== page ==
by Jeffrey T. Kirchner, DO, AAHIVS, AAHIVM Chief Medical Officer
May 16, 2019
Price JC. Sexually Acquired Hepatitis C Infection in HIV-Uninfected Men Who Have Sex with Men Using Preexposure Prophylaxis Against HIV. JID 2019; 219:1373-76.
Cases of sexually acquired hepatitis C virus (HCV) infection among men who have sex with men (MSM) were first reported about 10 years ago. The number of reported cases of HCV in MSM has increased in recent years and has paralleled the use of PrEP (FTC/TDF) for HIV prevention. This publication describes 15 news cases of HCV infection that occurred among 14 MSM from 2013 through 2018 (including one case of re-infection) who were seen at clinical sites in New York City and San Francisco. All of the men had been taking PrEP for a median of 12 months before their HCV diagnosis. None of them became HIV-infected during this time. Almost all (13/15) were asymptomatic and diagnosed by routine laboratory screening due to elevation in alanine transaminase (ALT) or the presence of HCV antibody. Their primary hepatitis diagnosis was confirmed by detection of HCV viremia in the setting of HCV antibody seroconversion. Five of the men reported injection drug use with methamphetamine and all 14 engaged in anal receptive intercourse. Six (40%) of the men were concurrently diagnosed with bacterial STIs. Of note, 3 (20%) spontaneously cleared their HCV infection based on undetectable HCV-RNA levels over 12 weeks from the initial diagnosis. Eight of the men were treated for HCV and cured and treatment is ongoing in 3 others. The authors encourage incorporation of ALT testing at baseline and for follow-up visits for MSM on PrEP, noting that elevation in ALT is more sensitive than HCV antibody during acute infection. They also acknowledge support for current AASLD/IDSA guidelines that recommend annual HCV antibody screening in MSM using PrEP who report multiple sex partners.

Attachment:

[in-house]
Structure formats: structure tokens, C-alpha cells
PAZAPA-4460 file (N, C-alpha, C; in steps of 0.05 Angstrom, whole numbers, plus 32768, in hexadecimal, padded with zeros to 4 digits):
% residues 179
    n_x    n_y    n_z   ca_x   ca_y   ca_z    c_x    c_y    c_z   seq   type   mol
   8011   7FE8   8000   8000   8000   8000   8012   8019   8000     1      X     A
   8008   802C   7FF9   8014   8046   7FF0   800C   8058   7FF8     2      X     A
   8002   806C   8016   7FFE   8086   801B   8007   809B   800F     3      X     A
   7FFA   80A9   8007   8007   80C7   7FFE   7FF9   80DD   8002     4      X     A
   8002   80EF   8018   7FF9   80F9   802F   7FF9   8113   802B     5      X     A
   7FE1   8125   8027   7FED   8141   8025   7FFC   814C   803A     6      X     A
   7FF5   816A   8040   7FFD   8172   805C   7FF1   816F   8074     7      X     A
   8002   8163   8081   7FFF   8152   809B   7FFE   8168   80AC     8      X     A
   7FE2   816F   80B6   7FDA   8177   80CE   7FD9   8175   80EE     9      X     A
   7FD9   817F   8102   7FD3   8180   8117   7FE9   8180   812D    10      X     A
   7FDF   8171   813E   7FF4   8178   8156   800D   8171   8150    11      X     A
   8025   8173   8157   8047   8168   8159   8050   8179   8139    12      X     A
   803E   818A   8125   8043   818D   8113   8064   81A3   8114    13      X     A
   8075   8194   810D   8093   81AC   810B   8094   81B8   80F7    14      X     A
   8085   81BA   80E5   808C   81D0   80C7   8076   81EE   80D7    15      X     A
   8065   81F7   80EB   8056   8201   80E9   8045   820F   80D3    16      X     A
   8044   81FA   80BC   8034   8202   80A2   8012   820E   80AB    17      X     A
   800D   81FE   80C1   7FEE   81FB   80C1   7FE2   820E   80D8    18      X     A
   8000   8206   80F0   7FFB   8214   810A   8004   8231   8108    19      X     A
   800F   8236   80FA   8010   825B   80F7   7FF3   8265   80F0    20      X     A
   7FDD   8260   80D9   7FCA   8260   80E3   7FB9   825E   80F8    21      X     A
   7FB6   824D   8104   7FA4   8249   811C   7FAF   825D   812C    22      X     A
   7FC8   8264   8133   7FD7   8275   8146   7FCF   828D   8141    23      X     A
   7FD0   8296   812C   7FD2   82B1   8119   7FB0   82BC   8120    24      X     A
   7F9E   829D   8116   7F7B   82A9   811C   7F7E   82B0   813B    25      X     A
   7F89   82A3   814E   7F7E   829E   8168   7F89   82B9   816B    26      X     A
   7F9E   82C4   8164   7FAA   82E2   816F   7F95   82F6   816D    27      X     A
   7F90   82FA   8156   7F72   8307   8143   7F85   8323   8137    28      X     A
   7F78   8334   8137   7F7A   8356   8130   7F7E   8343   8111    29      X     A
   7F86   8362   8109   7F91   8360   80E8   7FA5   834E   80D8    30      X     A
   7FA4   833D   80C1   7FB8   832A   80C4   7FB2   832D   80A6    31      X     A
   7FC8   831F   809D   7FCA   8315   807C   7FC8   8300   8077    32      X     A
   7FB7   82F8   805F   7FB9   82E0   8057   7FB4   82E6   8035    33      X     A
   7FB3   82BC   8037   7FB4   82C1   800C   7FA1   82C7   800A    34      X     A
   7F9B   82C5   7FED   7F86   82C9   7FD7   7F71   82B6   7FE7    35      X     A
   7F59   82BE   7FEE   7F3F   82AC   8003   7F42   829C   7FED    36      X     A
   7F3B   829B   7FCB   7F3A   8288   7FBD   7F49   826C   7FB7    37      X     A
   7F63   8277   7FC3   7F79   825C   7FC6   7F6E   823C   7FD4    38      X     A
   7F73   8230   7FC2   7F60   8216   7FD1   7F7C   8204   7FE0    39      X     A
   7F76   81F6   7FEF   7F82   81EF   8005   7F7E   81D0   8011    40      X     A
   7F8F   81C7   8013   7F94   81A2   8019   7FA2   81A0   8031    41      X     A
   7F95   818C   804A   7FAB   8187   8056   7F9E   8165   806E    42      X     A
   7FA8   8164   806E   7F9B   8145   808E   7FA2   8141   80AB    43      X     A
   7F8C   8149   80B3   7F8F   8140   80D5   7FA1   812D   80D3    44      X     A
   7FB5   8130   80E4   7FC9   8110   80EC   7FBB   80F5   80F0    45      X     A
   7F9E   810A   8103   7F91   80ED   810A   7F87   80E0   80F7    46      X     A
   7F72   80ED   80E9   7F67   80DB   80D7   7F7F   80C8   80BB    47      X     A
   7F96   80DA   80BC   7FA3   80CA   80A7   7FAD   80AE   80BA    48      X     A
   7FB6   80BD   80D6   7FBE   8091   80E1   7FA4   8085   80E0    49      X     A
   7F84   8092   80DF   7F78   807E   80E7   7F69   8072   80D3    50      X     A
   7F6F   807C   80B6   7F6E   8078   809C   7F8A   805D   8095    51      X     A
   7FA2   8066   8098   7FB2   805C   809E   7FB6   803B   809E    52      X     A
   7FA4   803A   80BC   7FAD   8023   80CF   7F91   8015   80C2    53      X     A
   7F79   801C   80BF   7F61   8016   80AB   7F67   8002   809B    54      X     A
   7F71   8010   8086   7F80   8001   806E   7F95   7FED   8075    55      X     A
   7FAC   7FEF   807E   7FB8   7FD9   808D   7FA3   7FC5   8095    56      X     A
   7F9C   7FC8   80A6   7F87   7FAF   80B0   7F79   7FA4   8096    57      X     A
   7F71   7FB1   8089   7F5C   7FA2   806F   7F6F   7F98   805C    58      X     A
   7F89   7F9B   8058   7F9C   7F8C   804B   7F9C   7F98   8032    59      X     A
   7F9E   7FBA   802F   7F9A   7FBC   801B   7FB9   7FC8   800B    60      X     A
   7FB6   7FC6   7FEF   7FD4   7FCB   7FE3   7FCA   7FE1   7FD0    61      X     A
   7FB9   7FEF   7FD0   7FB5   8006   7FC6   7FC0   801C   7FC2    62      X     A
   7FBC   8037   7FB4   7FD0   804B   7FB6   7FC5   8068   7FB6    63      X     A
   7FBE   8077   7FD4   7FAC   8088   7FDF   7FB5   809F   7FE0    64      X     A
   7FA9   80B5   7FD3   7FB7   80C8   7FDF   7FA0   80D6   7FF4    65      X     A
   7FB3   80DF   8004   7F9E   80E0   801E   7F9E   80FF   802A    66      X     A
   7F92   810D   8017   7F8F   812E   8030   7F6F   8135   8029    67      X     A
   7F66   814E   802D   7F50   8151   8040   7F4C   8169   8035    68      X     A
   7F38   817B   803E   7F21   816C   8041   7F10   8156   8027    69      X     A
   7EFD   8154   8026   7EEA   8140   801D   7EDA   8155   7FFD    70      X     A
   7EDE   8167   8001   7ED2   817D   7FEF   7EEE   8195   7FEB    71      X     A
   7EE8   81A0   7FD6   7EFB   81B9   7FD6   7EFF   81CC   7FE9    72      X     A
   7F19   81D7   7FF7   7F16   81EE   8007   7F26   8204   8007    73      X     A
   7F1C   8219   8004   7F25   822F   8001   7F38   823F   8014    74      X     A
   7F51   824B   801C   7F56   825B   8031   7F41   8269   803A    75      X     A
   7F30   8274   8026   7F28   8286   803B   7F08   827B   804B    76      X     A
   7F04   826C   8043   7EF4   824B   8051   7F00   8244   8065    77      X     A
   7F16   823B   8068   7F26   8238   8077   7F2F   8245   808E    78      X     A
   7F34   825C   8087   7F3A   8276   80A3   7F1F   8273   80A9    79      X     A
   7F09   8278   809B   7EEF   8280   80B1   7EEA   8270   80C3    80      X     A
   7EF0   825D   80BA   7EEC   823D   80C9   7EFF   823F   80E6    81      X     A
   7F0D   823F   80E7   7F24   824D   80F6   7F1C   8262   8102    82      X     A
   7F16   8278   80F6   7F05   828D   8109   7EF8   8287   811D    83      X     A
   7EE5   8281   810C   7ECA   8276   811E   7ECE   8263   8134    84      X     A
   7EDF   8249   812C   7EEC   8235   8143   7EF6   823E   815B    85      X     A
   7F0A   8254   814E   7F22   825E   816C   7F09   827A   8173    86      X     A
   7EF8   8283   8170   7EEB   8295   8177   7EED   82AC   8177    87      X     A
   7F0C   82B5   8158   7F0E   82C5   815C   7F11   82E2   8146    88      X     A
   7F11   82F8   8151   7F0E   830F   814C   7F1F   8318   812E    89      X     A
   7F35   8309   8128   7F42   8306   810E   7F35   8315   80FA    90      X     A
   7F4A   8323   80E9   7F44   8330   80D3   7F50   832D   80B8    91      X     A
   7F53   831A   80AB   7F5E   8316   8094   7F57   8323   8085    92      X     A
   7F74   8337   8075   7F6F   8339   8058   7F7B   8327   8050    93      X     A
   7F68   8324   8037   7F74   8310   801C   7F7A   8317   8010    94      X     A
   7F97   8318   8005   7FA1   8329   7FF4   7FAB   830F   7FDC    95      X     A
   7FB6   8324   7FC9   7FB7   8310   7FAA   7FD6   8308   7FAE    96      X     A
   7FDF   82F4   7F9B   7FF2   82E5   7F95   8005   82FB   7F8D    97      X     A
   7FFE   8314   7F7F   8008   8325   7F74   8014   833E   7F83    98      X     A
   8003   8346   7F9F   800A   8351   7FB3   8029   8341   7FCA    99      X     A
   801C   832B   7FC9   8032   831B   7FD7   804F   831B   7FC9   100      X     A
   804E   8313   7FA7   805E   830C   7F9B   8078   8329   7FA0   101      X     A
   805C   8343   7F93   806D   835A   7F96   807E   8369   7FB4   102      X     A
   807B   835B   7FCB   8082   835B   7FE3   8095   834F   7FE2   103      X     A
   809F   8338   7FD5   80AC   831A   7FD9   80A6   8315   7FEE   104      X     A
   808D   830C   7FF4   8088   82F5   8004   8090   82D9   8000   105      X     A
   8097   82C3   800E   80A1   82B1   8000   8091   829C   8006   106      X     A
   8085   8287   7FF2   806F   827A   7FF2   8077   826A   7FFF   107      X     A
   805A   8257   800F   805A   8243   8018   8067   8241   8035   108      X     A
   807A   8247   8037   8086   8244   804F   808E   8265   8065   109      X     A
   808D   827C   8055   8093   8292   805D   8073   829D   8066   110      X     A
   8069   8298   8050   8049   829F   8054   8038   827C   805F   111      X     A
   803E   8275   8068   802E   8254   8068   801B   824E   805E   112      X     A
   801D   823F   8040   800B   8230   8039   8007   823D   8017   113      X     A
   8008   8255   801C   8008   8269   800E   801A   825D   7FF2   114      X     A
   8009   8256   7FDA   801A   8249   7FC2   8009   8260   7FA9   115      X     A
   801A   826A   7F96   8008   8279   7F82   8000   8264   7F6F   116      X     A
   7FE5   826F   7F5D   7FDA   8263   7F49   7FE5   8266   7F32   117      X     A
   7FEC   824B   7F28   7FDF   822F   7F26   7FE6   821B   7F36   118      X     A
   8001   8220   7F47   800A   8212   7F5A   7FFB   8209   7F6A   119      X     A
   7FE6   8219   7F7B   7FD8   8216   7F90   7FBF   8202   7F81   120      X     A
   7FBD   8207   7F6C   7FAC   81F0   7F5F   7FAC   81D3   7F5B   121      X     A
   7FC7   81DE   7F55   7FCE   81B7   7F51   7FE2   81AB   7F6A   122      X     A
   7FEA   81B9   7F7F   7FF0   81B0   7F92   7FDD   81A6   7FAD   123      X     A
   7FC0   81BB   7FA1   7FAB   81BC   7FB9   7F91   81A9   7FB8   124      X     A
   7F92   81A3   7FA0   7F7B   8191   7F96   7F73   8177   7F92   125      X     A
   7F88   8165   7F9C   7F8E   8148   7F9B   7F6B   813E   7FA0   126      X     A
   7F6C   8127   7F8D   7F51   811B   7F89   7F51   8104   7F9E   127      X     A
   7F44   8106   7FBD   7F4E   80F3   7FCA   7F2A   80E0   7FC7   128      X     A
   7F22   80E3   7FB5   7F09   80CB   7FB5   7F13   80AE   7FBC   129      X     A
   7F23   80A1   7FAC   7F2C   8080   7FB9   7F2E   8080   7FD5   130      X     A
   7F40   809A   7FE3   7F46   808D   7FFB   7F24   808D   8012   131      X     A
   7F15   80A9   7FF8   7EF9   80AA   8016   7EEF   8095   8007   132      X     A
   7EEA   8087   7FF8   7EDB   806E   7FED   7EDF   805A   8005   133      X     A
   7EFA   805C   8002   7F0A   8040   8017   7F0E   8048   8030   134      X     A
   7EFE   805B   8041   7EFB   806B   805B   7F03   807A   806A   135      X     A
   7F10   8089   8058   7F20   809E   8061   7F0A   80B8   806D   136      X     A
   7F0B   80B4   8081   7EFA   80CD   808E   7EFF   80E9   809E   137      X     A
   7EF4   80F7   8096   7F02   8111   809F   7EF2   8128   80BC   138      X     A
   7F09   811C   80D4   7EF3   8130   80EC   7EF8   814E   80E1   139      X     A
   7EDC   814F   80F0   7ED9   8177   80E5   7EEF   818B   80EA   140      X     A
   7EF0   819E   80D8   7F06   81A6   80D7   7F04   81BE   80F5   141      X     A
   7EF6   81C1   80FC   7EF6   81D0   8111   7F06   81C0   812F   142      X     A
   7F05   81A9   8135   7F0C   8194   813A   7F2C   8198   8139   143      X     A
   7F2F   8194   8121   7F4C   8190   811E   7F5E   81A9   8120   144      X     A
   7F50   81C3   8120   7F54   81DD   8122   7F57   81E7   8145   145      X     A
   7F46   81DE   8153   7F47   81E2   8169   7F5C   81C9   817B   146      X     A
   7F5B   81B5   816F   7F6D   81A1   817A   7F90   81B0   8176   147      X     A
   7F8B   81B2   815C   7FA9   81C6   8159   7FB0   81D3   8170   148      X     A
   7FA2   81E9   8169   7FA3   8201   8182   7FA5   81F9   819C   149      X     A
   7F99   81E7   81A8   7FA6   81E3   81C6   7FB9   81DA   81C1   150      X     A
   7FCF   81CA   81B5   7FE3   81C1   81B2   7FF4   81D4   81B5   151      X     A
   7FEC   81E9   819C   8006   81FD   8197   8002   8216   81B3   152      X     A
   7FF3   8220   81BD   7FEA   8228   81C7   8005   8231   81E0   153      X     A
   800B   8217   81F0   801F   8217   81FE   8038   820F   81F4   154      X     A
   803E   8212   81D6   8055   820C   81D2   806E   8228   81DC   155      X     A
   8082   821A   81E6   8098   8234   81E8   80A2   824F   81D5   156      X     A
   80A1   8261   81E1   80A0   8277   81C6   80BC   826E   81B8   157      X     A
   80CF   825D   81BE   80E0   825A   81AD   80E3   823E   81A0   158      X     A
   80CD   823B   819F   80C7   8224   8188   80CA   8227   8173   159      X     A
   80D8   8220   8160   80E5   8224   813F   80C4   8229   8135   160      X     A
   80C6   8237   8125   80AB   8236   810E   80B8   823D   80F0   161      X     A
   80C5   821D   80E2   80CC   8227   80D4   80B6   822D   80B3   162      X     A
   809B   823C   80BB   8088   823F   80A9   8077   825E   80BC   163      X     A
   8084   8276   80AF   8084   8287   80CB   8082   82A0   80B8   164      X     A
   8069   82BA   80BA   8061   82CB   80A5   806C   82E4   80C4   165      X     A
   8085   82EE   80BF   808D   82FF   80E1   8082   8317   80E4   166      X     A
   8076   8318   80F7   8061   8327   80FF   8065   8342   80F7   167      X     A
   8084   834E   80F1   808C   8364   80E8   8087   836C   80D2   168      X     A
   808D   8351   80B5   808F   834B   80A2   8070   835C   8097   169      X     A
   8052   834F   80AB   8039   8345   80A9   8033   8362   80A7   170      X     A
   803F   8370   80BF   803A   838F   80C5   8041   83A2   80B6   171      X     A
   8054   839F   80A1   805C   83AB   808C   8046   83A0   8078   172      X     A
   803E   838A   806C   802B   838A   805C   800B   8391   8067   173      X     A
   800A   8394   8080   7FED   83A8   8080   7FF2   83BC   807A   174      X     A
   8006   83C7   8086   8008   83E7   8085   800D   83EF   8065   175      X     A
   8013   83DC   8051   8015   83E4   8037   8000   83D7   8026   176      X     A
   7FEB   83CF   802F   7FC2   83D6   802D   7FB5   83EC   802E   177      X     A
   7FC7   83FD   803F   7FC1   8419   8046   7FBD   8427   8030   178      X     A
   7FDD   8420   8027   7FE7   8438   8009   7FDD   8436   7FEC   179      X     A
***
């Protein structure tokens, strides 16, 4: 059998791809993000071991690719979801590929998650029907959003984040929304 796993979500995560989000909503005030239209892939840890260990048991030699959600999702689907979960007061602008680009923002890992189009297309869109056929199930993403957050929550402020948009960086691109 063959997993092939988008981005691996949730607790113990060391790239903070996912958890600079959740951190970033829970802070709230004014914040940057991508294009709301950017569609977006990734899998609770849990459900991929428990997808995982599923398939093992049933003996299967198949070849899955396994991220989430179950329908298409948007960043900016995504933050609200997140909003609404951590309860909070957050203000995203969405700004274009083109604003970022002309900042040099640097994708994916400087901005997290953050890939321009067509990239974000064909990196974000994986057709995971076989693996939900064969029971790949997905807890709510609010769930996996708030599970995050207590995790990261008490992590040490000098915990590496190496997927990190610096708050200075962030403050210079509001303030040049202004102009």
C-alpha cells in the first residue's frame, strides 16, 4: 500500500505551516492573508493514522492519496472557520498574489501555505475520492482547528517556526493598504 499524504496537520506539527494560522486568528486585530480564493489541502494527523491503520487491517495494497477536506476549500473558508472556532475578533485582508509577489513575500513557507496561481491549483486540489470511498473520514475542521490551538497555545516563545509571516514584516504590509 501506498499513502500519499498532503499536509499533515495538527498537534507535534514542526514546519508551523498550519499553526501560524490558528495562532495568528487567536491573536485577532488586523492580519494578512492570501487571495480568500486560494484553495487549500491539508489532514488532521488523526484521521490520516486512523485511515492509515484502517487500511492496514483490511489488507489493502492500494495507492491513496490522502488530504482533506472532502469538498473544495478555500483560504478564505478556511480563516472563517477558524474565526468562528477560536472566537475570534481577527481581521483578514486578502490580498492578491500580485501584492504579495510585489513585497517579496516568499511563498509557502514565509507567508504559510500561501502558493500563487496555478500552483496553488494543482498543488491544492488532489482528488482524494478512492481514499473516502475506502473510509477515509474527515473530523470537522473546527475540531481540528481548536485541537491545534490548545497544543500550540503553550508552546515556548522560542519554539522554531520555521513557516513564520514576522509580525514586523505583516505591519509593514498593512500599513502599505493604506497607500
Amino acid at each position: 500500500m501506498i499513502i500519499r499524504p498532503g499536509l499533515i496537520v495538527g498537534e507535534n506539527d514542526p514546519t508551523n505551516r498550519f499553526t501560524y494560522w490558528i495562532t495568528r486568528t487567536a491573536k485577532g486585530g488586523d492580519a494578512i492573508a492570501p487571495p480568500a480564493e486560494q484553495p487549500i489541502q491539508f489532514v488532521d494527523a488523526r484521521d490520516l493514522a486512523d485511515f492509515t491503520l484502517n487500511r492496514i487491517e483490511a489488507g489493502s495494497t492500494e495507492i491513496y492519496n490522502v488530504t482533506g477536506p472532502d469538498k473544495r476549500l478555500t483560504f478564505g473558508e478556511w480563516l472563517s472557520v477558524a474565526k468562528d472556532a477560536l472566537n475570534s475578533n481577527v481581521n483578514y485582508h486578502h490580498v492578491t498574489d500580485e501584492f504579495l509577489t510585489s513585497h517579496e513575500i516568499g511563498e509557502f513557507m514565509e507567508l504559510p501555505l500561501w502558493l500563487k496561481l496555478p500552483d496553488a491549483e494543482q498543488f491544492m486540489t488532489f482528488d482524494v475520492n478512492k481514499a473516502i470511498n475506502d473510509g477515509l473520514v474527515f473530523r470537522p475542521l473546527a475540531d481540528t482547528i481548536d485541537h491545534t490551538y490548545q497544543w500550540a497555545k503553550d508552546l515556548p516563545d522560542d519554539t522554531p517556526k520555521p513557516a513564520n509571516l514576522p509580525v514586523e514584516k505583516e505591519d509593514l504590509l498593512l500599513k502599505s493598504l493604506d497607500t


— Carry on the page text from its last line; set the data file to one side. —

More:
Commentary: This paper adds to our data from other cohorts in France and Amsterdam that also reported new cases of HCV in MSM. Baseline HCV screening is currently recommended by the CDC before initiation of PrEP but not as part of the follow-up assessment. It certainly should be considered based on sexual histories obtained at the time of the interval visits for PrEP.